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This Week’s Thought: When we find that space where it’s just us and our breath, we can remember who we really are because we are fully present. And in the state of being present, we can let go of the illusion that anything is ever separate from us.  We are all one. That is yoga to me.


I’ve seriously considered changing this from “Yoga Hop,” to “Yoga Tour,” because, you know, rock stars go on tour, and they are really cool. Anyway, part of this process for me involves getting outside of my comfort zone. I find downtown very uncomfortable. It’s all the one-way streets and lack of parking that frighten me most. Add to that the whole new-car-that’s-smarter-than me thing, and I’m feeling vulnerable. Never mind that I’ve lived in Sacramento since Stan Atkins was reporting live from Vietnam. Anyway, I was pleased to find out there was a studio in mid-town. Baby steps and all.

Asha Yoga was an unexpected spiritual experience for me. The studio itself is long and inviting. I tell myself each week I will not talk about floors, but they appear to be an obsession of mine. I loved the floors! Dark, distressed wood coupled with the rust colored walls made me just want to sink into the Earth and maybe stay til dinner time. The class was small, only three of us, and led by an instructor named Dana. I must be getting older because the more studios I go to, I swear there are instructors younger than my yoga mat. Dana was no exception. She started the class in a unique way–at least from most Vinyassa flows I practice–in that we did some sort of feet-together-squat with our heels down. My heels did not want to go down. Dana told us we could place a blanket under our heels if we needed to. I needed to. Then we bent over. I do not know the name of  this pose, but I’m calling it Vertical Baby Frog. What? Too long?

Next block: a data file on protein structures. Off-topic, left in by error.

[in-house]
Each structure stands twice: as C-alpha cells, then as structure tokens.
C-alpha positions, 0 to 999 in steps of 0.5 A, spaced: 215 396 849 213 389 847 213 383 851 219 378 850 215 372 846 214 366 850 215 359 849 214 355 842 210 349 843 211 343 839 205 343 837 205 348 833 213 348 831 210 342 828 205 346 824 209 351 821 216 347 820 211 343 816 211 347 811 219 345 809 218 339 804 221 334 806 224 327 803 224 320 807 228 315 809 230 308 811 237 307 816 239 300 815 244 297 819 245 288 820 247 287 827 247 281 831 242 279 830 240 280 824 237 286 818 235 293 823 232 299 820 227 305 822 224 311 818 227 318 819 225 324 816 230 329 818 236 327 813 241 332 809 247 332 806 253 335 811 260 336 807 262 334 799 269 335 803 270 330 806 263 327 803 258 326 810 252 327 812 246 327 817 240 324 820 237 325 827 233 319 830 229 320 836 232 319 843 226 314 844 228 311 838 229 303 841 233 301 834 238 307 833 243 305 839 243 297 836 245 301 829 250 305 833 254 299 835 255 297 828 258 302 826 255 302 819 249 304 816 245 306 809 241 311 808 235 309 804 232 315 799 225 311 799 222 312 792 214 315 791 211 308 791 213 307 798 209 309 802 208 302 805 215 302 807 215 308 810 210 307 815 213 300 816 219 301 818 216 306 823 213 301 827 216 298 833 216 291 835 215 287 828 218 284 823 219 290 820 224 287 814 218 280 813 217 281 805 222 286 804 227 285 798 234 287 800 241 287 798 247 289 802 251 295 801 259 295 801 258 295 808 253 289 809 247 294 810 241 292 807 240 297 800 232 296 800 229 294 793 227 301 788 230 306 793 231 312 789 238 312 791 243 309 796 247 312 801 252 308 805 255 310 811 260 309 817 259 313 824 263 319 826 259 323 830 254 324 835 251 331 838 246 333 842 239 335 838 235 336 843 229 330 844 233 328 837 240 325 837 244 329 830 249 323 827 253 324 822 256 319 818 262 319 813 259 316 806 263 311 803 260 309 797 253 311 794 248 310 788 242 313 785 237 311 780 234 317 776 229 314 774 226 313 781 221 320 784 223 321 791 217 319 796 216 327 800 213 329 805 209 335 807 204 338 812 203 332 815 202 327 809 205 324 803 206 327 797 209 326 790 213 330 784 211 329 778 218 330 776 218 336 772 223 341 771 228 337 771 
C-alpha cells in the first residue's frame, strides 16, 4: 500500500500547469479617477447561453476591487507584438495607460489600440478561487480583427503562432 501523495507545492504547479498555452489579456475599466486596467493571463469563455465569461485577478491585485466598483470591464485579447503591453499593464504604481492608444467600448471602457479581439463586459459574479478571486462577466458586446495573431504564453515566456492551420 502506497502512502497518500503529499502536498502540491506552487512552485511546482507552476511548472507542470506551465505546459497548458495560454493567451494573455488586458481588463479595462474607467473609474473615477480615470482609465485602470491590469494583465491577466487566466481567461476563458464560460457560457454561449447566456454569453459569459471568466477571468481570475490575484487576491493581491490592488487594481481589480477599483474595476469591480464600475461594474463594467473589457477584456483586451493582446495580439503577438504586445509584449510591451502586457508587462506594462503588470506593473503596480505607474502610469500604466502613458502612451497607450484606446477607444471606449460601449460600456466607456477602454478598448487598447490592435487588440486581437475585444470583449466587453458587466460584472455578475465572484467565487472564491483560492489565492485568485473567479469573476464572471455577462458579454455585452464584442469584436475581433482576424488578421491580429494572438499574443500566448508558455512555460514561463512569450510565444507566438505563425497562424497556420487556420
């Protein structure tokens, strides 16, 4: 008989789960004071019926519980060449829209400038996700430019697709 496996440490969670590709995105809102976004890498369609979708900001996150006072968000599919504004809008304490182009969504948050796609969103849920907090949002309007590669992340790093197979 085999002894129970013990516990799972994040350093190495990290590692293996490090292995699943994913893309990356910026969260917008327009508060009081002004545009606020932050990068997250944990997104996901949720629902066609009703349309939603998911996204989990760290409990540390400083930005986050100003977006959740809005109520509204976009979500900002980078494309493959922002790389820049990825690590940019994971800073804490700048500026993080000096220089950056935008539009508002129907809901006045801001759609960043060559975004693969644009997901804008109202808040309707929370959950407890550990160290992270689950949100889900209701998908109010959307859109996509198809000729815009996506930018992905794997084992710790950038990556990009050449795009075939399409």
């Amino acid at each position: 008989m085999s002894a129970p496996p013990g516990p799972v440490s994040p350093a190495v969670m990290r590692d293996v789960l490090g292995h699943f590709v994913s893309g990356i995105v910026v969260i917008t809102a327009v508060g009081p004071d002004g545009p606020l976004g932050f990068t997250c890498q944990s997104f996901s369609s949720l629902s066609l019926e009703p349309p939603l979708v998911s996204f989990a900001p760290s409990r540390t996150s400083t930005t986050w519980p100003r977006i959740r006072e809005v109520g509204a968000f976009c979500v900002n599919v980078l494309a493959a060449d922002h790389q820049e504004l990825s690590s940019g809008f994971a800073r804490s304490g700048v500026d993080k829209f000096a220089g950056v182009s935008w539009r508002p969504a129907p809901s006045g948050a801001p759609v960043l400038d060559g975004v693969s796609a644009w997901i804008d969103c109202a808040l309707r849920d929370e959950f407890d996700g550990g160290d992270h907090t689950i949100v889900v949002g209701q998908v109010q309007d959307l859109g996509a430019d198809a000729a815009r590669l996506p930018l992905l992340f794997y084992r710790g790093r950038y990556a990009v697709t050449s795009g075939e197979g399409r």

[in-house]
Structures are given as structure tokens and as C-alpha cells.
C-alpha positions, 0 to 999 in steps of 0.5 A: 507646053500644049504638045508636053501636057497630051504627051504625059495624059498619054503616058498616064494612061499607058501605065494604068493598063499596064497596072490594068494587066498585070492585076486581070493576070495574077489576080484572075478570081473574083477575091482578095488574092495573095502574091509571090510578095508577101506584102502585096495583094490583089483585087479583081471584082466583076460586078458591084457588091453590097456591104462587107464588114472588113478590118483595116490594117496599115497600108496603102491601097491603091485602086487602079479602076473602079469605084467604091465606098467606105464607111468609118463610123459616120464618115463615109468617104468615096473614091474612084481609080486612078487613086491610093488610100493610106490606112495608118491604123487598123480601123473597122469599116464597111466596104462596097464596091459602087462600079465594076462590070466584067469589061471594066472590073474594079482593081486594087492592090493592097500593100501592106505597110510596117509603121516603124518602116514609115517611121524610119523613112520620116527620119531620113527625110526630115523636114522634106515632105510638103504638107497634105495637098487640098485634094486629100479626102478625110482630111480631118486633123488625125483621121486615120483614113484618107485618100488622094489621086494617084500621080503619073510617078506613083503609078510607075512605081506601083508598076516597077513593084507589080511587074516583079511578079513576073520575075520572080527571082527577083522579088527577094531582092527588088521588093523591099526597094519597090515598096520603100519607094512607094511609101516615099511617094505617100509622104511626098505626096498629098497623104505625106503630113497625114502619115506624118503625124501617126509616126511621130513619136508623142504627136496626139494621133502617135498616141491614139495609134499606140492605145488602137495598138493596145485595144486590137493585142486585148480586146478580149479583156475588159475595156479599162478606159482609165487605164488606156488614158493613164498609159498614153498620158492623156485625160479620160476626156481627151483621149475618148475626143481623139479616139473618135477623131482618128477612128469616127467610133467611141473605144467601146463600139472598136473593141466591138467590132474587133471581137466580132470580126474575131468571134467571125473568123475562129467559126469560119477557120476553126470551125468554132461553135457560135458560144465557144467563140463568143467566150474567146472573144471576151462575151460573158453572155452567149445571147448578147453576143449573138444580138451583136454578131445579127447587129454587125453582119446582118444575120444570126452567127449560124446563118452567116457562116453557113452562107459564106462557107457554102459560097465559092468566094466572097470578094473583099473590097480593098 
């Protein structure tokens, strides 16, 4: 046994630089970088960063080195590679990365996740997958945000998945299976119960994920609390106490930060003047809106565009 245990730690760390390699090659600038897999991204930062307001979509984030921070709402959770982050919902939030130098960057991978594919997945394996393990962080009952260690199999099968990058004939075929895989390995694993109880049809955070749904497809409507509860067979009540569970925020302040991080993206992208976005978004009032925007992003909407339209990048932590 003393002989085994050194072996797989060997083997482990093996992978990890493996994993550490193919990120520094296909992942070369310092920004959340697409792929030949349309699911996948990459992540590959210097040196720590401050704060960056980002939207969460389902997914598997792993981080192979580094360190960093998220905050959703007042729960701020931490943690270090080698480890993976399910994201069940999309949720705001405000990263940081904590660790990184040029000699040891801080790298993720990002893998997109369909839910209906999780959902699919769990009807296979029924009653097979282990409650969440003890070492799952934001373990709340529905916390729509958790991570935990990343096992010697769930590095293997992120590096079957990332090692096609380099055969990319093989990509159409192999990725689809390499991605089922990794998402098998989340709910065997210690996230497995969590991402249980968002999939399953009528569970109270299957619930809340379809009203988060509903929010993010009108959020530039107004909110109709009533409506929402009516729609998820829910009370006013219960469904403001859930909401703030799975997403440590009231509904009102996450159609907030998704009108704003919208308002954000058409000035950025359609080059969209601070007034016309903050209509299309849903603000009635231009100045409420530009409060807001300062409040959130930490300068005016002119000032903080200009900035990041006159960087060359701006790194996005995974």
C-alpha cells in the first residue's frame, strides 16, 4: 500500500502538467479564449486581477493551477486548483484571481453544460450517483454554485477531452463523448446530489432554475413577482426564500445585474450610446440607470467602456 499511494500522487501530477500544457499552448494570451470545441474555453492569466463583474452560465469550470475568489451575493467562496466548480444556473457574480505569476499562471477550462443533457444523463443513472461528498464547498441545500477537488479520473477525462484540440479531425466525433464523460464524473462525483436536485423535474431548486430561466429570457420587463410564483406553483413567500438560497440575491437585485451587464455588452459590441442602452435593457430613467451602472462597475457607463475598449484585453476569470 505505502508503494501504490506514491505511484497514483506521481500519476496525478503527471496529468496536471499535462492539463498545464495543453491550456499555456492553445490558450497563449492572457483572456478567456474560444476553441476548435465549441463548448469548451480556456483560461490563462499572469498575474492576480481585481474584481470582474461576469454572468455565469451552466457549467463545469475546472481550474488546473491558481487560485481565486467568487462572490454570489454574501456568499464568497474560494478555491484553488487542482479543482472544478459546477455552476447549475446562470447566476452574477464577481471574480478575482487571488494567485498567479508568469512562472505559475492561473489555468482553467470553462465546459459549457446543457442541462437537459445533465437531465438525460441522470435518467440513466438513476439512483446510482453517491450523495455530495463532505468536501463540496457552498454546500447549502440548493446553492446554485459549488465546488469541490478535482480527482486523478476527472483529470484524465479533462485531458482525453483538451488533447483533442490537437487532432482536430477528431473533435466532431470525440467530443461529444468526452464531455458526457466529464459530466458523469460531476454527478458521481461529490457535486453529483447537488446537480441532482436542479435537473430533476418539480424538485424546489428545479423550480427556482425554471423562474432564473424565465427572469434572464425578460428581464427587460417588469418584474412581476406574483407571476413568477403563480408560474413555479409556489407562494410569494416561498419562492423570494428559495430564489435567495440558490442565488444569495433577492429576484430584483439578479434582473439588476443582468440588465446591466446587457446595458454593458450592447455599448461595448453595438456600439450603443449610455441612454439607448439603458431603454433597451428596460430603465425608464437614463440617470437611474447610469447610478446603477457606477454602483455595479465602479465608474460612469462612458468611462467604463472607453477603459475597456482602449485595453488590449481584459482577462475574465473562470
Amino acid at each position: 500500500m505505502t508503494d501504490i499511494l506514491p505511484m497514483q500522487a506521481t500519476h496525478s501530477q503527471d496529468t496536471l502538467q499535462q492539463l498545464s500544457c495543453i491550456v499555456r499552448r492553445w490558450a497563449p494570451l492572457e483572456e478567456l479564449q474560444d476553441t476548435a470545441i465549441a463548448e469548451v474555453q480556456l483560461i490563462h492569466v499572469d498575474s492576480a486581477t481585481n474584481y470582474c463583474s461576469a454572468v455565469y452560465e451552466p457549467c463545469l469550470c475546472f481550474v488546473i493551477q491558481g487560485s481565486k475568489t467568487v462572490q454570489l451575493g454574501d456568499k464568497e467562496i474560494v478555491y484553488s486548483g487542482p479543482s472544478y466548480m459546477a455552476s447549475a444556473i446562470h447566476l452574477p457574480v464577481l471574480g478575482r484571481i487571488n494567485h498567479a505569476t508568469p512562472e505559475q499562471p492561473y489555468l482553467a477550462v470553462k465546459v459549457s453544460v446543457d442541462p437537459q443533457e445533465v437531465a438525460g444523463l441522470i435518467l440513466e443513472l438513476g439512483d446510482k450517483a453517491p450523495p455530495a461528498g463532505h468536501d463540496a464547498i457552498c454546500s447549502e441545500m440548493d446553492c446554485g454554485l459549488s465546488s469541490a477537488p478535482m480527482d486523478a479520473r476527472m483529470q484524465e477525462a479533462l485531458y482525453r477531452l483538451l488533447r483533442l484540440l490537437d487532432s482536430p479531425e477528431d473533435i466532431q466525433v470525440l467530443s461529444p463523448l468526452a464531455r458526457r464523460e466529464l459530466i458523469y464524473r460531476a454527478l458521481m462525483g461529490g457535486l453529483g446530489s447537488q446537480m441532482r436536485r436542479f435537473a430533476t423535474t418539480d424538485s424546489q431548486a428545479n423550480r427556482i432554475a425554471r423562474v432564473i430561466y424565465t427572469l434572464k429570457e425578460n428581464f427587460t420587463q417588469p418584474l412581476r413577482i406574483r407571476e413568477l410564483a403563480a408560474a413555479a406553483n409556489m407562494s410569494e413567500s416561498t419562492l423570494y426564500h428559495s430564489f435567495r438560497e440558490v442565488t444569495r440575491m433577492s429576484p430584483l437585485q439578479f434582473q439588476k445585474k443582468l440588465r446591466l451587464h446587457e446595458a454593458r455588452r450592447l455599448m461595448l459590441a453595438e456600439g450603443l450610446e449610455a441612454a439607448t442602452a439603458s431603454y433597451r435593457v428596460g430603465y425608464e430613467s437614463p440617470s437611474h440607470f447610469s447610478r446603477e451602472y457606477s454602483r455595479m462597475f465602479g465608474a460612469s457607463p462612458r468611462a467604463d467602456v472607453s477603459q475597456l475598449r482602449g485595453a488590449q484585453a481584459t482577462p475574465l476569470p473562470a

Dana rocked at dialogue. At first I thought the class was going to be a little too easy, but before  long, I realized it was exactly what I needed (and it was not too easy!). The instruction and environment allowed me to get into my zone a little quicker than usual, and nice-Dana was pretty brutal when it came to core work. I couldn’t help but admire her boat pose. I swear she looked like a perfect banana, whereas, I looked more like a twisted yam.

I’m a big fan of touch. I realize that when there are a lot of students in a class, the instructor can’t correct alignment on everyone, and I’m not advocating teachers fondle their students–at least not without permission– however, a nice, well-placed touch now and then can be very useful. Dana did not disappoint in this department. The door-prize came at the end. There we are lying in our final Shavasana–where the real magic happens–and I catch a whiff of lavender.


I feel my arms melt as Dana smooths  my collar bones, gently pulling down my shoulders that were jumping with joy. At that moment, I considered having another child just so I could name her Dana. Maybe my next fish will have to do? Having lavender lotion and joints soothed after all those planks was brilliant in my book. In fact, I think I’d pay extra for that.

The lobby of ASHA is hip with good energy and cute clothes. I picked up a copy of Plus One, Finding God On The Yoga Mat, by studio owner, Cori Martinez. After reading several chapters, I realized the reason the vibes of the studio felt so good. I’m a big believer that the energy of an environment is tangible and directly related to the  people who inhabit it. Cori’s love of yoga and people are apparent the moment you walk through the doors. It’s really anice studio to visit. I give it five planks.